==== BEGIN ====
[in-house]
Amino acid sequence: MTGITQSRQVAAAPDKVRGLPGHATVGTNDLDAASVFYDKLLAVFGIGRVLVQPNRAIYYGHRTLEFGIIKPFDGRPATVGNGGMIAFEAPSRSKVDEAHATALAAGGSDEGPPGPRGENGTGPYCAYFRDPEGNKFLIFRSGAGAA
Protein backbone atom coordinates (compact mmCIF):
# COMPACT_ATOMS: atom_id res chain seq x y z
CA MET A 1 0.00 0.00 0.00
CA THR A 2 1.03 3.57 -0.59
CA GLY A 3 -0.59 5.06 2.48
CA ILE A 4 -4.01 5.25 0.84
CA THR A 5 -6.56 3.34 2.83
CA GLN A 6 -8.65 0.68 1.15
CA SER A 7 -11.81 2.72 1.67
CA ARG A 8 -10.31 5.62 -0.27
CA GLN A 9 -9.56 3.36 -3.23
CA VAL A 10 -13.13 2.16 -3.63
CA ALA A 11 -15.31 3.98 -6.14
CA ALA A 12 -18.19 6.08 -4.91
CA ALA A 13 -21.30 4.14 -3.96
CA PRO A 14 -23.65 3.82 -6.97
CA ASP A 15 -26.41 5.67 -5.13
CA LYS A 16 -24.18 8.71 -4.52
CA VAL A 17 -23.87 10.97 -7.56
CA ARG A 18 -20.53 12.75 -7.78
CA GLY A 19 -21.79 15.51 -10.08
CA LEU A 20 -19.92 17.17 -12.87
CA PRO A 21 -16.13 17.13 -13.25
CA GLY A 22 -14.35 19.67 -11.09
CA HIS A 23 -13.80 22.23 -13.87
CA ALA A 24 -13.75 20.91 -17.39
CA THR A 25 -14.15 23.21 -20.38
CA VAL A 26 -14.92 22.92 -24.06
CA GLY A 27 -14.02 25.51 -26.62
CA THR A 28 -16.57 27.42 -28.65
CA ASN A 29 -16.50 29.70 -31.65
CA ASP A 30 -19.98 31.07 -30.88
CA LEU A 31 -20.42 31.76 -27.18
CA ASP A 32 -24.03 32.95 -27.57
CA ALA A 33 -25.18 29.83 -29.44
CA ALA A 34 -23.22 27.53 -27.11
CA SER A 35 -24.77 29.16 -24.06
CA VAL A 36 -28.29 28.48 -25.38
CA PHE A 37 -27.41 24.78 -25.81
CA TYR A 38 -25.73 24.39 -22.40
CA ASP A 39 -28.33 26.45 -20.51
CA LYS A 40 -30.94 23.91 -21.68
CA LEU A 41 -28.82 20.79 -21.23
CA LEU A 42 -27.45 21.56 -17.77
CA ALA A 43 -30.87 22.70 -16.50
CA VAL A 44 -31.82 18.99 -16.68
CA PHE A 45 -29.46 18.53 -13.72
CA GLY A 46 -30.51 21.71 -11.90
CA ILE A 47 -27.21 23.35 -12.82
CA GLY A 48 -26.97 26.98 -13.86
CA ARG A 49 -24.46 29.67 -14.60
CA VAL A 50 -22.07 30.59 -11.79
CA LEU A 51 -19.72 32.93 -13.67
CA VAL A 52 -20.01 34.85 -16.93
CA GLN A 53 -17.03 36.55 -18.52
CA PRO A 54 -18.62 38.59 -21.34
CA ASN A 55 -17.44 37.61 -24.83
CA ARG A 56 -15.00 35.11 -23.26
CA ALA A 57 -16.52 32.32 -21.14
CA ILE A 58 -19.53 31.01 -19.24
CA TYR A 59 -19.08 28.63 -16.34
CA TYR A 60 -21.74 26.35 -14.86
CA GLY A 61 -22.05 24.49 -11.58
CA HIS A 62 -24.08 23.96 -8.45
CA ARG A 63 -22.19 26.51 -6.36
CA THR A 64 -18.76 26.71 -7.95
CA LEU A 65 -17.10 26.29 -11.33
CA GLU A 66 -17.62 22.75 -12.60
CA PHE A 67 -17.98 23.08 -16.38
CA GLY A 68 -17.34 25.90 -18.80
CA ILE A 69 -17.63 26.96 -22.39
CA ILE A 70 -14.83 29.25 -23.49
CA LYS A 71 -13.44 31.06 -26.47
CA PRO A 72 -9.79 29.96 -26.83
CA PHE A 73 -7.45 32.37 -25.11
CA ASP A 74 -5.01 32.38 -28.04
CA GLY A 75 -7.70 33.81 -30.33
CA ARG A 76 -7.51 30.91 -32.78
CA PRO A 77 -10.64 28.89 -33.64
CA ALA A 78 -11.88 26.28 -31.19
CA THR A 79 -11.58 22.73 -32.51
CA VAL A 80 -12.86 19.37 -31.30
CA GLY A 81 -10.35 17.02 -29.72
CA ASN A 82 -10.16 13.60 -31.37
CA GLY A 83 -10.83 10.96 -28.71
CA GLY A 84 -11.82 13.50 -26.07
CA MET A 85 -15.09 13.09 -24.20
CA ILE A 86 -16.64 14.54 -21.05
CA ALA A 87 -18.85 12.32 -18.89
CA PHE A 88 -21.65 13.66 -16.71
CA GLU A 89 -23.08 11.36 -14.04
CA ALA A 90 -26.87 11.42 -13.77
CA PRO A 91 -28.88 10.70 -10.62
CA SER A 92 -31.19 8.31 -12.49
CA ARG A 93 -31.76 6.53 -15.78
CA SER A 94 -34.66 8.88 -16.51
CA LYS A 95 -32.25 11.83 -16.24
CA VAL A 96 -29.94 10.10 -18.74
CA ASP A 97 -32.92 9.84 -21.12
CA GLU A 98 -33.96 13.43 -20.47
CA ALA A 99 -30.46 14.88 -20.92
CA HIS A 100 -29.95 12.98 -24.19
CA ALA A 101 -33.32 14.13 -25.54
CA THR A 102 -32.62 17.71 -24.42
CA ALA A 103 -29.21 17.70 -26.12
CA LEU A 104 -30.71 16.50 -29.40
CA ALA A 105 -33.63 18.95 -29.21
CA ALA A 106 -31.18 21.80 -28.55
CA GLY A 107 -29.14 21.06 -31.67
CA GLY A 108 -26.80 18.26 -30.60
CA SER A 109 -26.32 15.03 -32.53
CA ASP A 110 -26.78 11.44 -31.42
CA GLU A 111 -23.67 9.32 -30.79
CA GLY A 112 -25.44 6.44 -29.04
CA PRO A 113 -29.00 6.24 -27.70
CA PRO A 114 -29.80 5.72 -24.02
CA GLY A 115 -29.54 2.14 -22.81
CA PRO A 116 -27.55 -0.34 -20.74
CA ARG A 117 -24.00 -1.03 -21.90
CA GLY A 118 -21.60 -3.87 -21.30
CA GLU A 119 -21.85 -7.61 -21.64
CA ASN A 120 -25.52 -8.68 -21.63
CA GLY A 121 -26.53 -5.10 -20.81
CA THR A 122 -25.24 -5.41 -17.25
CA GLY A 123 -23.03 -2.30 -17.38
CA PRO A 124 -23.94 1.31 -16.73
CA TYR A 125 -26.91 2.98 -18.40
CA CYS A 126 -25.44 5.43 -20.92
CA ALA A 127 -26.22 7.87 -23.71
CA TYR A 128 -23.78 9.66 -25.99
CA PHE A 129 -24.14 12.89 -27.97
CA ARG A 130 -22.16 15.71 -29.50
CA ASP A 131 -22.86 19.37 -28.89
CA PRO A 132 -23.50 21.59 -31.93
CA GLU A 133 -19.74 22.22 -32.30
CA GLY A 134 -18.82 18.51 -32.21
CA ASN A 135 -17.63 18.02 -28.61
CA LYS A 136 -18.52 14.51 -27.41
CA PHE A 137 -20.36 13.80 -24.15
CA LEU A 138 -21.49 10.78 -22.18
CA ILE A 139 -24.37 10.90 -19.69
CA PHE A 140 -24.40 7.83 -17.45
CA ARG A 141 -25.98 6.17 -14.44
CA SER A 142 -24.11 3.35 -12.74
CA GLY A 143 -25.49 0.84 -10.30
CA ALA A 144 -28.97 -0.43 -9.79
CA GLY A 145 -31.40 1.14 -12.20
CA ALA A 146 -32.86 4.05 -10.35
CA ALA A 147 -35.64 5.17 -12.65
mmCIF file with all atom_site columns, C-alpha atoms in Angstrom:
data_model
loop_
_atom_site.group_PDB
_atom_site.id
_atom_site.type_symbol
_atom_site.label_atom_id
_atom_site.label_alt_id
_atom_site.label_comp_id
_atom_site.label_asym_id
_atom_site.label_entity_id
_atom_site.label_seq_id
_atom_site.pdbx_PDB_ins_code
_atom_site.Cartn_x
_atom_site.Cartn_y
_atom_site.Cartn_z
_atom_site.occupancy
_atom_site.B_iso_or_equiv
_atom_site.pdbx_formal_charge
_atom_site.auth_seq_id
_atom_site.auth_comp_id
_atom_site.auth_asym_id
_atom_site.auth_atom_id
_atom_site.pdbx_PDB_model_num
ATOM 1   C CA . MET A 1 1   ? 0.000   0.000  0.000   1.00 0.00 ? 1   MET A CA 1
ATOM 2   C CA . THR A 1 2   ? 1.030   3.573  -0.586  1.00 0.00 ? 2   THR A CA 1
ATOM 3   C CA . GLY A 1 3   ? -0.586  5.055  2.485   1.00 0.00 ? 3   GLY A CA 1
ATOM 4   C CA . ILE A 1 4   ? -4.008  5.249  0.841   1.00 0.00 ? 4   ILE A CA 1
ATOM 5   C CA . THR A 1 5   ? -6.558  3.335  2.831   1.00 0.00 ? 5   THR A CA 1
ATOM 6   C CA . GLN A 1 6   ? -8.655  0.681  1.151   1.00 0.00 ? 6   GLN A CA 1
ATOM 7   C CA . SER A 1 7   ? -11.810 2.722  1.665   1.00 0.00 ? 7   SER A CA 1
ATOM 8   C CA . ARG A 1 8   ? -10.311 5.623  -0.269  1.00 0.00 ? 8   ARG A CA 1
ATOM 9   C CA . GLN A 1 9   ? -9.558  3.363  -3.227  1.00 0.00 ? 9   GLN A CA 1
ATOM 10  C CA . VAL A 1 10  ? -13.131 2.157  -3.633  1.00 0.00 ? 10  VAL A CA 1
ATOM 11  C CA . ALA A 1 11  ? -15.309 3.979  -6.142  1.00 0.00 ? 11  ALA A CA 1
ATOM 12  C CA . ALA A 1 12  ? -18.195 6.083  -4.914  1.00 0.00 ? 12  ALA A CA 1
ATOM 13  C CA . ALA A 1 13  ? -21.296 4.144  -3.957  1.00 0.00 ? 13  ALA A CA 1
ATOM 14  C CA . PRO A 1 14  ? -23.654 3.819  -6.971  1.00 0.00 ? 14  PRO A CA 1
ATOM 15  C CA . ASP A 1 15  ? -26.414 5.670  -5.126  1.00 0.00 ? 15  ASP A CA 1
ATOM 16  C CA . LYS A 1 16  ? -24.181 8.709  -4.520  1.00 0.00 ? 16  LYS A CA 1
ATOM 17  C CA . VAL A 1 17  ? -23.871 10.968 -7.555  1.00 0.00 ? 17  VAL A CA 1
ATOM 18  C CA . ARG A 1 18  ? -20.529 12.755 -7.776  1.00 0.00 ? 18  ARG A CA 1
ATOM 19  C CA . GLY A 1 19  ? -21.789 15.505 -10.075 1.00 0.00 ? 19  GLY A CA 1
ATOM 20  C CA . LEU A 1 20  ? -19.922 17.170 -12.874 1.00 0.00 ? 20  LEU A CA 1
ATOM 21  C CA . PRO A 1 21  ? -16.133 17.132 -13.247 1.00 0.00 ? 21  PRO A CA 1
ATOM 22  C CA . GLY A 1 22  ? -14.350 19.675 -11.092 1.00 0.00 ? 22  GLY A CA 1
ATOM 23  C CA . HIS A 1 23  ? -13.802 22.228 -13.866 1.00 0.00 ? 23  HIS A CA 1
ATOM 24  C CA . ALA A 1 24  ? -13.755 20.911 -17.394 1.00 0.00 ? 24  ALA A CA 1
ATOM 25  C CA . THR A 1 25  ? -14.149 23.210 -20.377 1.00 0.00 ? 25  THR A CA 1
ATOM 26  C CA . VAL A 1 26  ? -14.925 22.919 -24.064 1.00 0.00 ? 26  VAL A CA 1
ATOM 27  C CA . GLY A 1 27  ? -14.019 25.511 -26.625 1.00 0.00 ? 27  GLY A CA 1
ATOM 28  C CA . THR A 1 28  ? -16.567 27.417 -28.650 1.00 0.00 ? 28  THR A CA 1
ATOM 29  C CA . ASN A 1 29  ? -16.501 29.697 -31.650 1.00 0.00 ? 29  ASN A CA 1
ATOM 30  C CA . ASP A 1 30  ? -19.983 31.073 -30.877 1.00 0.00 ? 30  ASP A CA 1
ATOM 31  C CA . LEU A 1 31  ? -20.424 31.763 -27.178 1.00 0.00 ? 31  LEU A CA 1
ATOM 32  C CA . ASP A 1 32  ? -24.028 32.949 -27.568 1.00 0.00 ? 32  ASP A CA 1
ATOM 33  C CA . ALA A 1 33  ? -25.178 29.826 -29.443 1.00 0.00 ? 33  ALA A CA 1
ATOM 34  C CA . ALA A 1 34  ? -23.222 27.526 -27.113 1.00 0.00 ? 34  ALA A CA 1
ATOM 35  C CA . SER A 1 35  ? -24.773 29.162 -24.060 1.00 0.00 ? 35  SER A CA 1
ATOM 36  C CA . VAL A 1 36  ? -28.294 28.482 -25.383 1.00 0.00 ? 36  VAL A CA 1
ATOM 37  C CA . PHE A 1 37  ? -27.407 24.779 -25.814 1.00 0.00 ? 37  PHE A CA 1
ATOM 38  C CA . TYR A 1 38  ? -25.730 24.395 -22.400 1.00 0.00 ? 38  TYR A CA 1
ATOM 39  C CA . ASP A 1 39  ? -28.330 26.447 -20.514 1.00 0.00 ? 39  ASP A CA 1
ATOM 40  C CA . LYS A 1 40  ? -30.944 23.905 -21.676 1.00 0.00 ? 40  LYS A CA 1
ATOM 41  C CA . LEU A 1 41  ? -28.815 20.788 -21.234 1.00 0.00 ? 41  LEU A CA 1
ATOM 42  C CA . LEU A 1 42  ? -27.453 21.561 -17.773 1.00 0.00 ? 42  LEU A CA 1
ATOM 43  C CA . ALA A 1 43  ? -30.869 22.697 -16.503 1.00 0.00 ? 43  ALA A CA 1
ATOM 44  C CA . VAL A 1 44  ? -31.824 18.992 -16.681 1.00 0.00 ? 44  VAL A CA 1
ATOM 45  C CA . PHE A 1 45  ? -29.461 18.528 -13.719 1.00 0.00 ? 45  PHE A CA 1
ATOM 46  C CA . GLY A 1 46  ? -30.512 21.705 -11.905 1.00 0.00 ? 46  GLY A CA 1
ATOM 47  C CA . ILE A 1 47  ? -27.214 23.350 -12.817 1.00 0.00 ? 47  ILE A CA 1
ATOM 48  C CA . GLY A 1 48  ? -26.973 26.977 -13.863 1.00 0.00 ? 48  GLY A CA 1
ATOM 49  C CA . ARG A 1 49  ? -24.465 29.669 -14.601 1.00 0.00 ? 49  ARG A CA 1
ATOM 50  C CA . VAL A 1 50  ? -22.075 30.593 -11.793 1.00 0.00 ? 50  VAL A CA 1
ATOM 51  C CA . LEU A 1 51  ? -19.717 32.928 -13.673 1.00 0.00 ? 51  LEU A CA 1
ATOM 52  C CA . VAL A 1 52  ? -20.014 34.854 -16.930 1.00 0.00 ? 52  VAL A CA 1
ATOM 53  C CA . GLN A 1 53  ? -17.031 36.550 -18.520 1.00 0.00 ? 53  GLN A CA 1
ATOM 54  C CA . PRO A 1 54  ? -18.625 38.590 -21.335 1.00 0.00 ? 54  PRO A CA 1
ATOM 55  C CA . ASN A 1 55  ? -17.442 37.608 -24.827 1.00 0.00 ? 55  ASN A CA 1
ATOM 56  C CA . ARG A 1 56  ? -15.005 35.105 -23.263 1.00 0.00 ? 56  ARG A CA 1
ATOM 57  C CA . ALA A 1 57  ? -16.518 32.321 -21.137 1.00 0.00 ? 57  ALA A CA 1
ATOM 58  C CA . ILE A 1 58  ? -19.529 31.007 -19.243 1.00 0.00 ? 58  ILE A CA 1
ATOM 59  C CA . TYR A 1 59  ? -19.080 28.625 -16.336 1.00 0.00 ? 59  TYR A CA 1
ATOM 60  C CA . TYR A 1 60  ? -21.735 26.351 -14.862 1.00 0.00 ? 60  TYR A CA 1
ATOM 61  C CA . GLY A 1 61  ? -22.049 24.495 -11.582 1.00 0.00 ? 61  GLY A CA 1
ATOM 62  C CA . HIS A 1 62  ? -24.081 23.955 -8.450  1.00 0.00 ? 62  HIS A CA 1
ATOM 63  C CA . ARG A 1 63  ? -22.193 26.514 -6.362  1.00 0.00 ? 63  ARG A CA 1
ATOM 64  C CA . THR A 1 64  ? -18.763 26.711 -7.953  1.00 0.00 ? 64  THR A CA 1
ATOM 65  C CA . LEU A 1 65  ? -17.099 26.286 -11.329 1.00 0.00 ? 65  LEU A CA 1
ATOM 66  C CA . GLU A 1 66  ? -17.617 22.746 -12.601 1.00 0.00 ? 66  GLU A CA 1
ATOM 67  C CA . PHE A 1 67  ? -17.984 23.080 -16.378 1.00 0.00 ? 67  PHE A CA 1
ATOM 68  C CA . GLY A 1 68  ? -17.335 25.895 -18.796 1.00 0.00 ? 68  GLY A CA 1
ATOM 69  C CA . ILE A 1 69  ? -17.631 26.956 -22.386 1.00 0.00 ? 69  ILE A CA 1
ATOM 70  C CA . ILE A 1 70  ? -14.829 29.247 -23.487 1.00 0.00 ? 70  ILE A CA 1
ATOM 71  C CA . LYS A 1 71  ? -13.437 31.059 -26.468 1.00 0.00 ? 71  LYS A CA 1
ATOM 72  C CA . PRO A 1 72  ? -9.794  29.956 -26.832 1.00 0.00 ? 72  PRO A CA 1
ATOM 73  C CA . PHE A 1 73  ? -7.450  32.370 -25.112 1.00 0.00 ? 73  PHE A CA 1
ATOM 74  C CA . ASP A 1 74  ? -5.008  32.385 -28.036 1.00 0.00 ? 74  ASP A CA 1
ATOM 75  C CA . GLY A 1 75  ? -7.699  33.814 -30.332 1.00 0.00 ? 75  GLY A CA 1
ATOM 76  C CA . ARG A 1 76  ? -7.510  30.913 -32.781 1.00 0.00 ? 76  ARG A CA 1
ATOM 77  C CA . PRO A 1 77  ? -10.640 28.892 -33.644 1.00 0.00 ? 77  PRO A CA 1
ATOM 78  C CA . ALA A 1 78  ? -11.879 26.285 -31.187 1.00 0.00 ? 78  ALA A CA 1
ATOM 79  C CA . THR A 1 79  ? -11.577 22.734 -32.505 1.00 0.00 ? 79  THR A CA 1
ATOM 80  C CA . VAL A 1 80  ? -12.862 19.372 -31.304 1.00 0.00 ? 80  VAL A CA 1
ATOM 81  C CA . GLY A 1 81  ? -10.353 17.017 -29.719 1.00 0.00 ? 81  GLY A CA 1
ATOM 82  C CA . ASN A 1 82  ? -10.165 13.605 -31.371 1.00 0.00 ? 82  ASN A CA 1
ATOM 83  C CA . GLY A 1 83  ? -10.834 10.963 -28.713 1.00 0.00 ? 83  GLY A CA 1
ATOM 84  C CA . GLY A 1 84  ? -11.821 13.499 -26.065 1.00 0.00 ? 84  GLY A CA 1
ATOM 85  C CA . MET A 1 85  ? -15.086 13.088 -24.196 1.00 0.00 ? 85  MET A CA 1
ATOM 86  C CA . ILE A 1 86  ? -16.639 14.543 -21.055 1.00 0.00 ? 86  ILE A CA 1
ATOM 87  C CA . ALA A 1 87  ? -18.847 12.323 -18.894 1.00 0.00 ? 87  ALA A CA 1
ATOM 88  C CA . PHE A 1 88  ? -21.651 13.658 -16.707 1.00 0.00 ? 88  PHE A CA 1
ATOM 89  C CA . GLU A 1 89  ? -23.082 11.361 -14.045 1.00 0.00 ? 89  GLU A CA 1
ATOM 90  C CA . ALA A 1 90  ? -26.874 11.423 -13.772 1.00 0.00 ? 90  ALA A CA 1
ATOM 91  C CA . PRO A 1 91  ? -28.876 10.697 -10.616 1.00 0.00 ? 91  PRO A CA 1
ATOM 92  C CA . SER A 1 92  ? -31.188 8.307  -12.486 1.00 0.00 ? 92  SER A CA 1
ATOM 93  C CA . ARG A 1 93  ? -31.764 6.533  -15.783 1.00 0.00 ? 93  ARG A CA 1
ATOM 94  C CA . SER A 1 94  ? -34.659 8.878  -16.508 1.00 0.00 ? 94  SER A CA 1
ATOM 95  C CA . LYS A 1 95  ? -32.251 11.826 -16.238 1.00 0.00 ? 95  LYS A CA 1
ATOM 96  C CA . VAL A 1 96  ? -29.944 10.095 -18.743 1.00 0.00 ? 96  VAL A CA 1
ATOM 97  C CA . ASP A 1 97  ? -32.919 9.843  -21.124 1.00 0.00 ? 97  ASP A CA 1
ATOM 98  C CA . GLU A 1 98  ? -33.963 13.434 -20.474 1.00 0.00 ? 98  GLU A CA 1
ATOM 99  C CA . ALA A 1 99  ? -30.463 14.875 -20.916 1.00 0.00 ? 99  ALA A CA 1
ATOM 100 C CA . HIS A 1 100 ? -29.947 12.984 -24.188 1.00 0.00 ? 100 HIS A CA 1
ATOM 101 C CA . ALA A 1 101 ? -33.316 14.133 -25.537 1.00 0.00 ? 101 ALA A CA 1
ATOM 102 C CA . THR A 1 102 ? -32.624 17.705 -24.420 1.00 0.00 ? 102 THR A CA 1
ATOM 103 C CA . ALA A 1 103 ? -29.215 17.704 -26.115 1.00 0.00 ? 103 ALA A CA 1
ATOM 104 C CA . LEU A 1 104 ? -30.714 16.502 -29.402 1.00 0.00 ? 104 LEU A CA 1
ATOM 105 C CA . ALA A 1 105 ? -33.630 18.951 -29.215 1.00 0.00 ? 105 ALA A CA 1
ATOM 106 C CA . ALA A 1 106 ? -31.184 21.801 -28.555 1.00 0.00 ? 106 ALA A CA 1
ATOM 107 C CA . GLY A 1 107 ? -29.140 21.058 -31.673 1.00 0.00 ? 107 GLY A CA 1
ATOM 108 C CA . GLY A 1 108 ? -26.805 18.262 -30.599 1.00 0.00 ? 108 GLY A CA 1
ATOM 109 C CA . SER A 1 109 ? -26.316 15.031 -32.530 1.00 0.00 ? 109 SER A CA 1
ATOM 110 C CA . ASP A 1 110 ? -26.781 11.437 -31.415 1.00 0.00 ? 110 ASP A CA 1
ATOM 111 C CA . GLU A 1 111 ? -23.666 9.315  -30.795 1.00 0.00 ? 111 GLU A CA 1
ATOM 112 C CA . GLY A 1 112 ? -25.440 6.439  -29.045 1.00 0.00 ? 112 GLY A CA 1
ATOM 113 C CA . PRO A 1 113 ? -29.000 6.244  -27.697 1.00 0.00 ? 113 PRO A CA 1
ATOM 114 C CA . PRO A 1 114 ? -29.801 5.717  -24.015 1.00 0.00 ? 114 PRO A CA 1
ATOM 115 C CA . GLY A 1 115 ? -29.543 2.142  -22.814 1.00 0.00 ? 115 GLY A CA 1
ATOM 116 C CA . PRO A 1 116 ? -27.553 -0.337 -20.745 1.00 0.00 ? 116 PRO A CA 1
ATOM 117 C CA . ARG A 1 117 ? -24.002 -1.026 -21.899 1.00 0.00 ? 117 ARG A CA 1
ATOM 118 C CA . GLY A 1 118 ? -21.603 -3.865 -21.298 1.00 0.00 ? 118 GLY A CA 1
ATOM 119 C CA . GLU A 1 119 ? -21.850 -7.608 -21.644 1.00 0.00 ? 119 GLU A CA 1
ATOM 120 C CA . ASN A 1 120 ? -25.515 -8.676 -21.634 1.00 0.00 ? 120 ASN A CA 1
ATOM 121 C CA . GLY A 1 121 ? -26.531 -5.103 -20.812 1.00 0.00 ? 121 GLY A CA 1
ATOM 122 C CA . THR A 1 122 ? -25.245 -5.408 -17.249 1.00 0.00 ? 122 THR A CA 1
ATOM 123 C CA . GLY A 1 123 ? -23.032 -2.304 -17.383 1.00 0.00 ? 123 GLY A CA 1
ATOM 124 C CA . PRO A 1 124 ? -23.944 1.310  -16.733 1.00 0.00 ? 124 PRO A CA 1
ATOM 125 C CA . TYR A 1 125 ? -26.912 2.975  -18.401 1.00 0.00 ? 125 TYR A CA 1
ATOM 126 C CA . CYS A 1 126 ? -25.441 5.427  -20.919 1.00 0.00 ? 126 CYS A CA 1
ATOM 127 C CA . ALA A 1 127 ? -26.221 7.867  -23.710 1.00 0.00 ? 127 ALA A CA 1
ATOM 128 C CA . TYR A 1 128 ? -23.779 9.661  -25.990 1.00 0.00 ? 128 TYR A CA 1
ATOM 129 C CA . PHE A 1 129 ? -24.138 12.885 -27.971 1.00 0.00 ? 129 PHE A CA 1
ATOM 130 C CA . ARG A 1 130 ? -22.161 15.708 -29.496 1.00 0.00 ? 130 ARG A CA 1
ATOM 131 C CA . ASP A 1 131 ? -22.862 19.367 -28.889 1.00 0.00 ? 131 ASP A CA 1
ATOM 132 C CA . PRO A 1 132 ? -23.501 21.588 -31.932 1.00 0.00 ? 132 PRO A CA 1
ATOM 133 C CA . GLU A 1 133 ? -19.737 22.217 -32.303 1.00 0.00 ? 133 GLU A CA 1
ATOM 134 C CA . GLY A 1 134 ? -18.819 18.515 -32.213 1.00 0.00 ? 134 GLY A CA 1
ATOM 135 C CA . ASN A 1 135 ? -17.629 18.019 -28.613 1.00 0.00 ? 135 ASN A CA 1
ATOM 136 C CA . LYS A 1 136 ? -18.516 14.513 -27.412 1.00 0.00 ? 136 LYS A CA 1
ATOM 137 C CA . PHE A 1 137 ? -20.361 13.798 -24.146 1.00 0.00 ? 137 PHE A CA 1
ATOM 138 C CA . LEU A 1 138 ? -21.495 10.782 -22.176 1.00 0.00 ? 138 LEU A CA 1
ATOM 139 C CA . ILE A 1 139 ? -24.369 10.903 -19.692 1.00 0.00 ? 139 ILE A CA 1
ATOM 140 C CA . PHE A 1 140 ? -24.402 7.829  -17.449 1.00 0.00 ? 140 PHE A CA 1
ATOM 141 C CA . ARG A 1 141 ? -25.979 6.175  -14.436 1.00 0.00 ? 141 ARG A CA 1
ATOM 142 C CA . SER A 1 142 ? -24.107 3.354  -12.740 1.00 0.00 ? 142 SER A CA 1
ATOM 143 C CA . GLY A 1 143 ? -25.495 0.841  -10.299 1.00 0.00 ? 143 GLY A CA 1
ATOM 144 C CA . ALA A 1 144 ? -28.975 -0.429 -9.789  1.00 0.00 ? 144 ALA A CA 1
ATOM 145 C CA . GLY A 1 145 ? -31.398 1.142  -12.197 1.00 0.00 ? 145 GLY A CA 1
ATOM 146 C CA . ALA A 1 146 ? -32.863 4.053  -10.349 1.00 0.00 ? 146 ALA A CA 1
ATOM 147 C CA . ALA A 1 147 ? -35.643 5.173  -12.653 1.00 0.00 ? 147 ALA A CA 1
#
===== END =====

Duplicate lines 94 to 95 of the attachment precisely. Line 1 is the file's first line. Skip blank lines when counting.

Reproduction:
CA ALA A 90 -26.87 11.42 -13.77
CA PRO A 91 -28.88 10.70 -10.62